Movie Review: MIAMI VICE:B. Gong Li As The Femme Fatale In A TV Action Remake?
Miami Vice is an interesting movie in some ways and other ways it is a typical remake not of a popular movie but a popular television show in the eighties. I guess the old adage that there is a new audience every twenty years and if the show was popular to a certain group twenty years ago it will be to the members of that group in the new generation, if updated and starred properly. The stars of this movie are Jaime Fox, as Ricardo Tubbs, Colin Farrell as Sonny Crockett and Gong Li in a supporting role as Isabella the Cuban- Chinese half of a husband and wife drug distribution empire.
Gong Li is considered by many as the best dramatic Chinese actress working today. She is held in similar esteem in China as Meryl Streep is in our country. So why does she want to take a supporting role as a drug dealer requiring little dramatic range in a remake of an action television show? The show it self was and the movie is a hackneyed, action, cops and drug dealer’s shootem up in boats, planes and helicopters with out any great dramatic range required. Indeed she plays her role pretty woodenly. Actually the script is pretty run of the mill and doesn’t give her much to work with and Michael Mann doesn’t bring out her range either. Why she would pick this picture after the much stronger role of Hatsuhana in Memoirs Of A Geisha is strange.
Zhang Yimou, The famous Chinese director of Farewell My Concubine and Shanghai Triad (I suspect these are awkward translations of the titles) and many other acclaimed films discovered her at the Beijing Central College of Drama and cast her in an award winning Chinese film named Red Sorghum, a story about a young girl whose family puts her into an arranged marriage with a rich leper who owns a vineyard. The girl goes to meet her future husband with scissors in her blouse to ward off any marital advances. The plot gets thicker if you can believe it. Thus Gong Li made her name by playing roles like this.
Gong Li’s parents were college economics professors who were sent along with the rest of their children to work as farm laborers during the Cultural Revolution. She was excepted from farm work since she was too young. Later she failed her college admissions test twice before being admitted to the Beijing Central College of Drama. Her role in Red Sorghum led to a long relationship with director Zhang both artistically and romantically. Indeed he called her his muse. Together they made many classic Chinese period movies so for her to play the narrow part of Isabella is like Bette Davis playing Gumby.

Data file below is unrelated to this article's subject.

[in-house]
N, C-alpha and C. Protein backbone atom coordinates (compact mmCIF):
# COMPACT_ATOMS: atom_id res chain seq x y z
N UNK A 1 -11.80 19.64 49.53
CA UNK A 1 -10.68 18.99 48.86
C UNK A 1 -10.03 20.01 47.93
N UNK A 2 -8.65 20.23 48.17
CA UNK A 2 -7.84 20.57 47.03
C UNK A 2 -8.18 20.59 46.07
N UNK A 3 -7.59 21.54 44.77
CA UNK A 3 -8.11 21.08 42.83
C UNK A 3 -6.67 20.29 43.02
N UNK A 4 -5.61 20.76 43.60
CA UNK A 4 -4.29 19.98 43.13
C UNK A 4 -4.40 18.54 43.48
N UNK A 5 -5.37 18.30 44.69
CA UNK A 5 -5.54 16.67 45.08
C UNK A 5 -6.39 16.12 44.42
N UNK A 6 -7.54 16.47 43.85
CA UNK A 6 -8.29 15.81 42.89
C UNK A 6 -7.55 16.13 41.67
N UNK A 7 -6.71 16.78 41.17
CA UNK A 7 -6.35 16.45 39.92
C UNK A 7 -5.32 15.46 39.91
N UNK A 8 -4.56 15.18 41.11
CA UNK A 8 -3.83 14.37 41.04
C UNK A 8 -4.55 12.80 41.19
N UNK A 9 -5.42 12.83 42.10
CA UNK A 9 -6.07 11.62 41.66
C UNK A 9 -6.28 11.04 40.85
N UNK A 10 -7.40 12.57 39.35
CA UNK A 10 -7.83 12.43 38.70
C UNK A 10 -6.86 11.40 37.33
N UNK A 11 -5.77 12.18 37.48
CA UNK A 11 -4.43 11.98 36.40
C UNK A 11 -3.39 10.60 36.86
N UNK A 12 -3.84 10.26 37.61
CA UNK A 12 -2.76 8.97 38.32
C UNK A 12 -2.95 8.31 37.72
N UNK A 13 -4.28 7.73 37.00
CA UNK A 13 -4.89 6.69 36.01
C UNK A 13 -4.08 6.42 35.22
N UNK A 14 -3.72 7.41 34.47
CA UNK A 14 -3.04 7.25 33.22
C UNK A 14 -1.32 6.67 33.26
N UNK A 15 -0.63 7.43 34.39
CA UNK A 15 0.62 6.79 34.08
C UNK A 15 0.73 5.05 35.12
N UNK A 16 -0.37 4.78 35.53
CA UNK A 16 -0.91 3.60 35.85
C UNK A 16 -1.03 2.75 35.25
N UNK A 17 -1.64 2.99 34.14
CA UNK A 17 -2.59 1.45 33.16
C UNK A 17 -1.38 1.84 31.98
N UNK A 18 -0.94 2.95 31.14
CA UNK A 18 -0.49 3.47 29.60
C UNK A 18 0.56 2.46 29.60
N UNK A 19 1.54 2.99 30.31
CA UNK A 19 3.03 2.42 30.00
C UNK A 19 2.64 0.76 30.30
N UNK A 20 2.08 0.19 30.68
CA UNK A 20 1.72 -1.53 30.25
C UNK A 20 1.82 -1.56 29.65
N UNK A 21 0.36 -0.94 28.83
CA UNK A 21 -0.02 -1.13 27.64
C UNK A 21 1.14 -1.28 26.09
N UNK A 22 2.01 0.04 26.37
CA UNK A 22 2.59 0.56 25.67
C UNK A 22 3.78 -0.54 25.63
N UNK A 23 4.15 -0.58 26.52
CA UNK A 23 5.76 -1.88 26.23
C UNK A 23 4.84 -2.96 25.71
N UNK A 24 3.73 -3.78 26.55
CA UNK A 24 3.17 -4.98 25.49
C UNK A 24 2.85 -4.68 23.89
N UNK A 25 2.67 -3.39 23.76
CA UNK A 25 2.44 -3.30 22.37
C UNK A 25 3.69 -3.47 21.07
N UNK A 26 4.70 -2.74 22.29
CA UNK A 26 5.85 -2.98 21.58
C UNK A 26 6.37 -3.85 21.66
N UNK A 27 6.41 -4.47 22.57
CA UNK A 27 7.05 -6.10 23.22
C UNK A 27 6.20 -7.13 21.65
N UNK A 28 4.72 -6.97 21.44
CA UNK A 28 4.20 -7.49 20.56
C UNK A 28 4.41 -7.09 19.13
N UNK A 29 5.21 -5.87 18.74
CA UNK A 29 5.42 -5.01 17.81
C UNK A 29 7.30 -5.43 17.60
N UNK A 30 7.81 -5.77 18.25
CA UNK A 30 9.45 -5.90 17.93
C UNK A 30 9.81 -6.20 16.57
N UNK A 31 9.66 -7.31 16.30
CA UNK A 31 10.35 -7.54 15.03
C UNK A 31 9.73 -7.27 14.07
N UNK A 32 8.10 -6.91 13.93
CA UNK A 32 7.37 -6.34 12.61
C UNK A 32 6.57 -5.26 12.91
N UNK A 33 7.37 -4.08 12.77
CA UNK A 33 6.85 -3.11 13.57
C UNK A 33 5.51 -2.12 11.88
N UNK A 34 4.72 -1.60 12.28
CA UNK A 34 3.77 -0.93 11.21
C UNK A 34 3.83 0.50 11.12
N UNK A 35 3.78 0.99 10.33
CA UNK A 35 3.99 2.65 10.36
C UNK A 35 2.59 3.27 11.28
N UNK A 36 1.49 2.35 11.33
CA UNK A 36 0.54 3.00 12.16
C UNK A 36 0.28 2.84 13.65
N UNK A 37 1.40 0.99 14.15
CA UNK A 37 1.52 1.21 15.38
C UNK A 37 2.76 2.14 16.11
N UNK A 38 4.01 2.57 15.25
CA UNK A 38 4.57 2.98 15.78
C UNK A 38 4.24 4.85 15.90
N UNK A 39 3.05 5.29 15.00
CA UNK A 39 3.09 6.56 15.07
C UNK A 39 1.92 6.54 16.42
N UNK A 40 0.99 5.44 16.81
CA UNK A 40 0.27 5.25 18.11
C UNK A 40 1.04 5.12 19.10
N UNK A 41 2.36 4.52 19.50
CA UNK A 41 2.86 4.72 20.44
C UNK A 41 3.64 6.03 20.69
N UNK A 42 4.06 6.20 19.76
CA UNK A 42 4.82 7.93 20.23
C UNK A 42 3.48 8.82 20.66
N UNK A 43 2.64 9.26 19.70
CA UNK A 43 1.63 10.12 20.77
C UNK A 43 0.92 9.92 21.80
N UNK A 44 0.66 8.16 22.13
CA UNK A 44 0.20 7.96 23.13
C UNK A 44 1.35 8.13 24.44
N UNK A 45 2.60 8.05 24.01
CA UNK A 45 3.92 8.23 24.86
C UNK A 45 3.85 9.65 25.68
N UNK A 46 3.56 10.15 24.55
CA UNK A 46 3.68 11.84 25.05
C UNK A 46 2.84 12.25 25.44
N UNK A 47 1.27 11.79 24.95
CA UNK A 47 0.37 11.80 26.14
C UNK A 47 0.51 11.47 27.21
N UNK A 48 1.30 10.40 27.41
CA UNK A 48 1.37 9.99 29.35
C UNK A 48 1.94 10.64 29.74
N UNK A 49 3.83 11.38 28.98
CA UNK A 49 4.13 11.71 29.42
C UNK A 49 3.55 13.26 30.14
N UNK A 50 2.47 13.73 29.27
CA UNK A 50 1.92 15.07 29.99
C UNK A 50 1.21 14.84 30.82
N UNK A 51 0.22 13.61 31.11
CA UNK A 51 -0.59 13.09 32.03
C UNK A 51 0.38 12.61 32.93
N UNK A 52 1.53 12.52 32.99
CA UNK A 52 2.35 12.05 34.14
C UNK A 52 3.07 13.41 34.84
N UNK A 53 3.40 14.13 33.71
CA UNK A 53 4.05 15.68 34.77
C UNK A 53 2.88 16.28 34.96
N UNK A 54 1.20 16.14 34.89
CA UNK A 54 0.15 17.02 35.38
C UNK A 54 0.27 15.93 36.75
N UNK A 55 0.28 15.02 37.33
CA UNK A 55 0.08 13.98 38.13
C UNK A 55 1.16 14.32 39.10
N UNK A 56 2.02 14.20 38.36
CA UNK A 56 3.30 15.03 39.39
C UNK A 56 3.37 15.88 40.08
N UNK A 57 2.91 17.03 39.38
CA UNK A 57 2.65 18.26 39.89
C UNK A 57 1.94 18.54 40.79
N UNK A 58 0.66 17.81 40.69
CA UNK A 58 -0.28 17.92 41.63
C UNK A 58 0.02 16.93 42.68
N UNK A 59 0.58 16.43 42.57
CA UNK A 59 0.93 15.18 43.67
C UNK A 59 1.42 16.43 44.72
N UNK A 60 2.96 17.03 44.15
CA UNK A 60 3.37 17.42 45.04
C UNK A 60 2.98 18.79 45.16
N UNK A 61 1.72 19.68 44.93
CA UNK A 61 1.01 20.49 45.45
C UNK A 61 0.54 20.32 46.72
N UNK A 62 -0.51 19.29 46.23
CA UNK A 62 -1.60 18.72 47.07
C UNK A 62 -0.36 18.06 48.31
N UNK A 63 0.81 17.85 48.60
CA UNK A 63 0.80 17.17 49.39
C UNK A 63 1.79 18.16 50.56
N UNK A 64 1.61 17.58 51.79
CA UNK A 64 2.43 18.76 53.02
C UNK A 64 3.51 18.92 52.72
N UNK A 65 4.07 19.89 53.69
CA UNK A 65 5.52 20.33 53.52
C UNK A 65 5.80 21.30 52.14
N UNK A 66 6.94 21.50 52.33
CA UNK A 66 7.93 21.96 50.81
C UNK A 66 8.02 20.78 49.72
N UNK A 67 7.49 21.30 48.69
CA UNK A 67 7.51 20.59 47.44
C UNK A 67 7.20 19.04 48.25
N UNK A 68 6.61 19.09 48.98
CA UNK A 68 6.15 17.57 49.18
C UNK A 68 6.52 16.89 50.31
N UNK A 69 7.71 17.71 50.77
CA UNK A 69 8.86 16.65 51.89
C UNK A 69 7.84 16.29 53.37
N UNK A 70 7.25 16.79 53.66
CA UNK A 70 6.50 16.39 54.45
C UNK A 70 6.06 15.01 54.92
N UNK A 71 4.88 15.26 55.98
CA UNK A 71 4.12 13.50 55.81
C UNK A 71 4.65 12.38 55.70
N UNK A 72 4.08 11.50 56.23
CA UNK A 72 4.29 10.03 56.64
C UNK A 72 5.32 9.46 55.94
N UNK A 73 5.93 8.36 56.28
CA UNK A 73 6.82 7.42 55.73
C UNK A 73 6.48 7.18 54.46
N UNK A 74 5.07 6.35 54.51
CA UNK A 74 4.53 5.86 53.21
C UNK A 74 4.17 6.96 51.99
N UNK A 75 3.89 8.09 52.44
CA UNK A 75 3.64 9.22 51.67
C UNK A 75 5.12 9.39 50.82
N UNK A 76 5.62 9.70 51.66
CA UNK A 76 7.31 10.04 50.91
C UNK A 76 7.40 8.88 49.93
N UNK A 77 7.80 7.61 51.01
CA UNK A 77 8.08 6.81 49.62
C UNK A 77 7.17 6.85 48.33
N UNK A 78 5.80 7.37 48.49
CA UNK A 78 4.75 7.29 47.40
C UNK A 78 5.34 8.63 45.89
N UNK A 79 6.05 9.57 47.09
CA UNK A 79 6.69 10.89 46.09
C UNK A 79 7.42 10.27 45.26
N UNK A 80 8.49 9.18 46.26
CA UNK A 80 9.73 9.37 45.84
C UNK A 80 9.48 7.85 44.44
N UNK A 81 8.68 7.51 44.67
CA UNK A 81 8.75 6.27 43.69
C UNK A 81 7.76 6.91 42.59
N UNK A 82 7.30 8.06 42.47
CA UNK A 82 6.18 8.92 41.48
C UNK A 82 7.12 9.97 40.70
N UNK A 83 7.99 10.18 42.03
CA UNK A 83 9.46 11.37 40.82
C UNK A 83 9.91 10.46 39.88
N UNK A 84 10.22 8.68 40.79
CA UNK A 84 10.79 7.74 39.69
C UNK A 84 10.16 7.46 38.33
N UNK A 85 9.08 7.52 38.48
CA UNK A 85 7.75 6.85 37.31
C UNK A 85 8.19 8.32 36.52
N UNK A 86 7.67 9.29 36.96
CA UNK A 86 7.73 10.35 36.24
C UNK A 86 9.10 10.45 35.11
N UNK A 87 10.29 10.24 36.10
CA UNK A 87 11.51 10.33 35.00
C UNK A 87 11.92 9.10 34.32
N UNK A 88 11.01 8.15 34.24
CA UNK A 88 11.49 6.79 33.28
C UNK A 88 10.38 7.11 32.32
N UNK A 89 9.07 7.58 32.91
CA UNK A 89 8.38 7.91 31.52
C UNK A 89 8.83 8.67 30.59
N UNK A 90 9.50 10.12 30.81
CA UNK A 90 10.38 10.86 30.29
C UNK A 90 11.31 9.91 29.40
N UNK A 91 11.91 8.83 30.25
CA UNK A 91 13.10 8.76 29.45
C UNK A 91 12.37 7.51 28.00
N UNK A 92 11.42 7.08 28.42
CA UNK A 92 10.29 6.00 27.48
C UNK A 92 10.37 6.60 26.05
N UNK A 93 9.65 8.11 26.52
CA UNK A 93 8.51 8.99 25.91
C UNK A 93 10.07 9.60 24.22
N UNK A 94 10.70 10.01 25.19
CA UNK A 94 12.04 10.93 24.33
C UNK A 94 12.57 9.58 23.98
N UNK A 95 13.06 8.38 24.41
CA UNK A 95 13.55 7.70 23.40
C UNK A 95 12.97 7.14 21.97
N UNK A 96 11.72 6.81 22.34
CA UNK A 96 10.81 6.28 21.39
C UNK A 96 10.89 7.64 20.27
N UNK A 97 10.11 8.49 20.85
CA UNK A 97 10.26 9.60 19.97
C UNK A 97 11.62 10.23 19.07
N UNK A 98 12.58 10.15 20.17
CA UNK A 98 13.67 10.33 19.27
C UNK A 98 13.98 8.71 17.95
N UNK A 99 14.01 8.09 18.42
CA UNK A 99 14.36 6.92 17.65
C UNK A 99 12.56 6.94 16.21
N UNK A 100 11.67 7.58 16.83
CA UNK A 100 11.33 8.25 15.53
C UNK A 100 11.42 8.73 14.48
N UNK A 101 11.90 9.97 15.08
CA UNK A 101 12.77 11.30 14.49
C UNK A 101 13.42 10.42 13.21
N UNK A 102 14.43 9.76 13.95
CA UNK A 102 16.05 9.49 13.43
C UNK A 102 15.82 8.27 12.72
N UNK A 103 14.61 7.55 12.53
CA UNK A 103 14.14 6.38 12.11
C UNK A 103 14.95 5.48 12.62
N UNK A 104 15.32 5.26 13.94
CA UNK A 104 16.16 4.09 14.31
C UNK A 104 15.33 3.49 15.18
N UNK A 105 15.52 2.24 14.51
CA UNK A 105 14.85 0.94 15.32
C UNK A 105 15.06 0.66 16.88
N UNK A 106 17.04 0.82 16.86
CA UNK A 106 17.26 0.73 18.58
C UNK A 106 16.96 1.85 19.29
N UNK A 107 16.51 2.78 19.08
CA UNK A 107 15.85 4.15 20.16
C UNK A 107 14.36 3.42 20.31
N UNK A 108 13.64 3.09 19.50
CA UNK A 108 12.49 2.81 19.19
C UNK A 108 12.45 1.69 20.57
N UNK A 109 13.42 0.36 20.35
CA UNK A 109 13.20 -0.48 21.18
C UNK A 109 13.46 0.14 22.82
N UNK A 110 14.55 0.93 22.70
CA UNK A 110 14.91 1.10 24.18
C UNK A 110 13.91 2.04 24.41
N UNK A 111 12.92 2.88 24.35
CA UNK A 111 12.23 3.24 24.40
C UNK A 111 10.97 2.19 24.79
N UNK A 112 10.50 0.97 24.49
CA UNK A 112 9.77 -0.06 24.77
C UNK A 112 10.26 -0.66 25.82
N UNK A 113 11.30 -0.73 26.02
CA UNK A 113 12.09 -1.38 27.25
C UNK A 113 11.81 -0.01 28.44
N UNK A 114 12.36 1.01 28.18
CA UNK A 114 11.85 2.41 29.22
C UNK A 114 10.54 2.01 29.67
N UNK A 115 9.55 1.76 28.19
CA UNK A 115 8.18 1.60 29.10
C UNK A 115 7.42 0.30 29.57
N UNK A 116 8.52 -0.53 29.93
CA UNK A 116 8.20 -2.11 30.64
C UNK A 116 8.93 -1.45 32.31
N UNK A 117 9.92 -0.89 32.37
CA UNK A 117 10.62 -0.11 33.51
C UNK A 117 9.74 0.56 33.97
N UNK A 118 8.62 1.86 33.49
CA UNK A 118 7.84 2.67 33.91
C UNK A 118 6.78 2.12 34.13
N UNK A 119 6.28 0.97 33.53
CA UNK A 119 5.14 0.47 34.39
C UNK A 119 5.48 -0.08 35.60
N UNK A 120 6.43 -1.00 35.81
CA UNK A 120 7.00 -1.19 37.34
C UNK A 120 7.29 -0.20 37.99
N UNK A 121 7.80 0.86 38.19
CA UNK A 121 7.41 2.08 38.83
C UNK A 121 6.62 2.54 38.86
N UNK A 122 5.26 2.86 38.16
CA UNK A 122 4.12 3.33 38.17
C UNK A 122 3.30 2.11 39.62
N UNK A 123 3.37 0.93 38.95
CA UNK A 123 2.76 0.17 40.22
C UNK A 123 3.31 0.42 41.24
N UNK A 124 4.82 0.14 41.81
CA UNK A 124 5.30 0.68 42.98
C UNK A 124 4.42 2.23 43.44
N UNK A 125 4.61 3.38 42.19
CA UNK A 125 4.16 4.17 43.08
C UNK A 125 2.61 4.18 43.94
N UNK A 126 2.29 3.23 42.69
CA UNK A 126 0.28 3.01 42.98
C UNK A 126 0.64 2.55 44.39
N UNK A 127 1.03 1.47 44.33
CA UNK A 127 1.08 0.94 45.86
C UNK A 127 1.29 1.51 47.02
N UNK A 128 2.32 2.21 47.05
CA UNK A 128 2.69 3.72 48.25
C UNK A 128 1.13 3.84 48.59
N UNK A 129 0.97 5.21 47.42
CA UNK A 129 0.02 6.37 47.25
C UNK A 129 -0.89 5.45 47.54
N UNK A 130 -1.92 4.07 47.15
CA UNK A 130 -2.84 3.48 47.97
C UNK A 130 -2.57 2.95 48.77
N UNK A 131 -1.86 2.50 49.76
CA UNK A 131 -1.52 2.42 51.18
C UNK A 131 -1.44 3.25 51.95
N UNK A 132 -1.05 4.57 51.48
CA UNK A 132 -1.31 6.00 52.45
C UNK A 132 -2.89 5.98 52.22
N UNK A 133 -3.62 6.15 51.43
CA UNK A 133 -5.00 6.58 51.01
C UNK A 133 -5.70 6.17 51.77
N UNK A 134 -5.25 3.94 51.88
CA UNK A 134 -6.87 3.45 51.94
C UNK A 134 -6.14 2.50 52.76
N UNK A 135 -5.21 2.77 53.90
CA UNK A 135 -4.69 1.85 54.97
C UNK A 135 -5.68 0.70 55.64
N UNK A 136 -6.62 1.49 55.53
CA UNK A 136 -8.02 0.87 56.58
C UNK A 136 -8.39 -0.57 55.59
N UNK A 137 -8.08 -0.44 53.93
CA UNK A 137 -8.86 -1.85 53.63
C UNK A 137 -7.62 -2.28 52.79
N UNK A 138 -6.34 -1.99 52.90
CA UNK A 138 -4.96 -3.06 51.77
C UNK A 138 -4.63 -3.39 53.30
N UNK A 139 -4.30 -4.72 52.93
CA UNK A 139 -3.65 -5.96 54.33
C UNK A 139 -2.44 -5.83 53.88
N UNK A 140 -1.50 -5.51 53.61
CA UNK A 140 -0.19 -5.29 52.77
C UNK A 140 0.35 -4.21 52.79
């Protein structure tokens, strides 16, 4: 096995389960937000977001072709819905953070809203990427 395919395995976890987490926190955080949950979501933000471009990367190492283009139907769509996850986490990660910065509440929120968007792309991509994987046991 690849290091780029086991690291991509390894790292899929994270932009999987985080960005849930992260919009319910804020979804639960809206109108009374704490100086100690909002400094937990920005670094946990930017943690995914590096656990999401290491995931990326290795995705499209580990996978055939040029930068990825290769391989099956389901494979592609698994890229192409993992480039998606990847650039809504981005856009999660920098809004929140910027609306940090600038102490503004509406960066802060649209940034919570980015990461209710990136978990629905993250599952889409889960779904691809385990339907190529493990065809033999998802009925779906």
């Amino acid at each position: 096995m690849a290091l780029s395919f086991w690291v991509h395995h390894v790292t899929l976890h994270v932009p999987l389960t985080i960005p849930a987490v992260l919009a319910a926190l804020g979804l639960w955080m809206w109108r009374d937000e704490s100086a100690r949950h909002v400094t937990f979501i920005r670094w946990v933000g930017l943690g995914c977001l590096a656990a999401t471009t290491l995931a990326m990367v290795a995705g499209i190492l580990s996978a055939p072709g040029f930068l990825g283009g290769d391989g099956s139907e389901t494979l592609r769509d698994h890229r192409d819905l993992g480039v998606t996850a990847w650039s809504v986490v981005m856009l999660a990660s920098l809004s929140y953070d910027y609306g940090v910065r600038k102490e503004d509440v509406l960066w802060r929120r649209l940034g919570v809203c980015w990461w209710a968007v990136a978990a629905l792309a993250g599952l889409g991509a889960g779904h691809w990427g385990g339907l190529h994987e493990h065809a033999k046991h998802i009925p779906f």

She was born in 1965 and she is at a point in her career where actresses in the U. S. tend to be supplanted by younger actresses although she is in demand in Chinese language films.
Why she wants to establish herself as an action star in films that are mostly viewed by sixteen to twenty four year old U. S. males is strange. If she needed the money it would be one thing but she is allegedly married to a Shanghai tobacco tycoon.
Tycoon could mean anything from a street seller of cigarettes to a manufacturer of tobacco products but most likely the latter. Ostensibly one would think money is not a motive.
THE ASIAN MARKET
Maybe it is that the dialogue in action films is short, monosyllabic and lets the action carry the story. That is the why Chinese actors with limited English are first cast in American films for their action skills like Jet Li and Jackie Chanand not their acting abilities.
However Gong Li is not an action star in China but a dramatic actor whose limited English makes the crossover difficult. Michael Mann must be a silver-tongued devil to talk China’s most acclaimed dramatic actress into takeing a role in his T.V. remake.
Then again Maggie Q an American-Vietnamese actress who started her career in Hong Kong was cast in Mission Impossible 3. However she is mainly an action movie actress and has not tackled the serious dramatic roles Gong Li has.
MI3 is a film that requires little if any dialogue. Both actresses look alike so maybe Michael Mann was trying to duplicate the worldwide gross of MI3 of about 400 million and counting. However he didn’t have Tom Cruise so it is unlikely Miami Vice will come anywhere near MI3 in income. To be fair it must be remembered some of MI3 took place in Shanghai so this will also affect its Asian gross. But has Gong Li started a new trend; well known dramatic Asian actors instead of kung fu specialists for the Asian market? It will be if it is supported at the box office in Asia. Maybe Michael Mann was trying to add a little class to his thin action remake and failed to make it work.